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There's increasing evidence to suggest that the "one size fits all" approach to weight loss doesn't work.
In fact, new research suggests that getting your stool tested and your gut bacteria counted could predict whether or not a particular diet will work for you.
A study published in the International Journal of Obesity, found that the increasingly popular fibre-rich "New Nordic Diet" might not work for everyone.
In an experiment a group of 62 overweight participants were randomly assigned to follow either the New Nordic Diet or the "Average Danish Diet" for 26 weeks, with their weight and body measurements taken before and after.
The eating plans vary significantly. The former is the more fibre-rich option and places greater emphasis on wholefoods such as vegetables, grains, and fruits.
Their stools were also tested to divide participants into two different gut bacteria groups, one with a higher ratio of Prevotella bacteria found in their intestines to Bacteroides species, and the other half with a low ratio. Both types of bacteria are naturally found in the human digestive system.
After the initial 26-week period, all participants followed the New Nordic Diet for another year.
The results showed that those in the higher ratio group — with more Prevotella bacteria — lost 3.15 kilos more body fat when they followed the New Nordic Diet compared to the Average Danish Diet. Their waistlines also decreased more significantly, and the weight loss was maintained after following the diet for one year.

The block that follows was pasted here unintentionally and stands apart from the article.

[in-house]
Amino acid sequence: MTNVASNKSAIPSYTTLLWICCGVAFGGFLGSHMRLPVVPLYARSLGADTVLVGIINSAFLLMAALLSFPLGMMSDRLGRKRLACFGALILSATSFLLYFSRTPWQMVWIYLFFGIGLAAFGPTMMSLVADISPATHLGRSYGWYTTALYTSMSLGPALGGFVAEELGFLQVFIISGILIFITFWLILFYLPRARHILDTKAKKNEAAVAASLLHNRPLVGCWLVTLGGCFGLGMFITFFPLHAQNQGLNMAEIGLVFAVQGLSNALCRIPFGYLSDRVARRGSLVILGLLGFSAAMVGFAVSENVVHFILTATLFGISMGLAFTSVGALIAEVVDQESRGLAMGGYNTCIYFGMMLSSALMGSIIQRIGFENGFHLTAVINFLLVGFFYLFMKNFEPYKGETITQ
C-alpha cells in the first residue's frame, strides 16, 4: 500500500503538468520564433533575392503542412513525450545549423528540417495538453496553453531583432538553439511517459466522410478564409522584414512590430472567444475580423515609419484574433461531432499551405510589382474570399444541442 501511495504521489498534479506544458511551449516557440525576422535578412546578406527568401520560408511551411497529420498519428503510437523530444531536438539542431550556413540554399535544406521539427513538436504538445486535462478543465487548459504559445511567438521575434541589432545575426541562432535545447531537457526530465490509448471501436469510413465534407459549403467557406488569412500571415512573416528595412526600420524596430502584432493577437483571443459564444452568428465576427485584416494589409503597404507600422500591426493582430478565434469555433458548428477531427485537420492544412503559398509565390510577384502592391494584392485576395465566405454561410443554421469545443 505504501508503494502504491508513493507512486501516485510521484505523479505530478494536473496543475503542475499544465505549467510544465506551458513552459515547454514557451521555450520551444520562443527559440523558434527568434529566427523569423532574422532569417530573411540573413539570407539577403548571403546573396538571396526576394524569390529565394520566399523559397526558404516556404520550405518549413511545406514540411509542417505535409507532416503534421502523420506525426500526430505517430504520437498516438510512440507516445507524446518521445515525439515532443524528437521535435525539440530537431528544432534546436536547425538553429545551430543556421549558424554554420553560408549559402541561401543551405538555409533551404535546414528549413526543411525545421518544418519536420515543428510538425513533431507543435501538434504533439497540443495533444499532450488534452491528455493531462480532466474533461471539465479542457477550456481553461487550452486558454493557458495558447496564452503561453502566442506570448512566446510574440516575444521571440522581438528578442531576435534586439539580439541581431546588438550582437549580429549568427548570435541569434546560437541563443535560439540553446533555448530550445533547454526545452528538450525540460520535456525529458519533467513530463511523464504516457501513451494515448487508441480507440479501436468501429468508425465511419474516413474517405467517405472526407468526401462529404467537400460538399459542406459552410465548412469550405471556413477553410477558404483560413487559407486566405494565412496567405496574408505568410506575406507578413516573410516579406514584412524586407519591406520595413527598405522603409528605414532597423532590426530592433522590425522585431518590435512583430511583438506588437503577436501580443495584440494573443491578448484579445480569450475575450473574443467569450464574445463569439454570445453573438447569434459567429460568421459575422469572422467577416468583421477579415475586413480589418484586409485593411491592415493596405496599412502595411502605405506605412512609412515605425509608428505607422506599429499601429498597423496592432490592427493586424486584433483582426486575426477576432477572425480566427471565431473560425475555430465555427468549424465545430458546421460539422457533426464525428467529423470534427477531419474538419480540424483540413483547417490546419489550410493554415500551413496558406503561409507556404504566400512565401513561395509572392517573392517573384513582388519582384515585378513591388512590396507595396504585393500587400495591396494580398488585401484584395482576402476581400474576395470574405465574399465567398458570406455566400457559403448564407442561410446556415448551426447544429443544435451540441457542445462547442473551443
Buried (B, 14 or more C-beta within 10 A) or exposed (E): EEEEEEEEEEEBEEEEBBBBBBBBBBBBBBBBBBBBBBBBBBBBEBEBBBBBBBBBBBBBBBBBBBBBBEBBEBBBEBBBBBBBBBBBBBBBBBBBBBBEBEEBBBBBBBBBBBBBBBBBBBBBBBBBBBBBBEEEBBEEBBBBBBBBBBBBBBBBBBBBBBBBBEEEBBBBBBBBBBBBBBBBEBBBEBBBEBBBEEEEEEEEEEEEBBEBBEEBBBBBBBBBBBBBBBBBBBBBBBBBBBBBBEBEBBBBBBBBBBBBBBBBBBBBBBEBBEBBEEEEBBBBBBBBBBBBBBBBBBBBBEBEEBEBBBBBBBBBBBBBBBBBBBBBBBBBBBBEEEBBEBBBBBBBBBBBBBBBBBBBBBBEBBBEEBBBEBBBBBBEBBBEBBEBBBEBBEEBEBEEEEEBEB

However, for participants in the low ratio group, the type of diet they followed had no influence on how much weight they lost.
Mads Hjorth of the department of nutrition, exercise and sports at the University of Copenhagen in Denmark said in a statement: "People with a high Prevotella/Bacteroides ratio were more susceptible to body fat loss on a diet rich in fibre and wholegrain compared to an average Danish diet."
"The health promoting aspects of the New Nordic Diet in terms of body weight regulation seem mainly to apply to a subset of the population," he adds. "This could apply to as much as half of the population."
If you're curious as to which Prevotella/Bacteroides ratio category you fit into you can request a stool sample with a doctor or dietitian, who can advise on which diets are best to follow.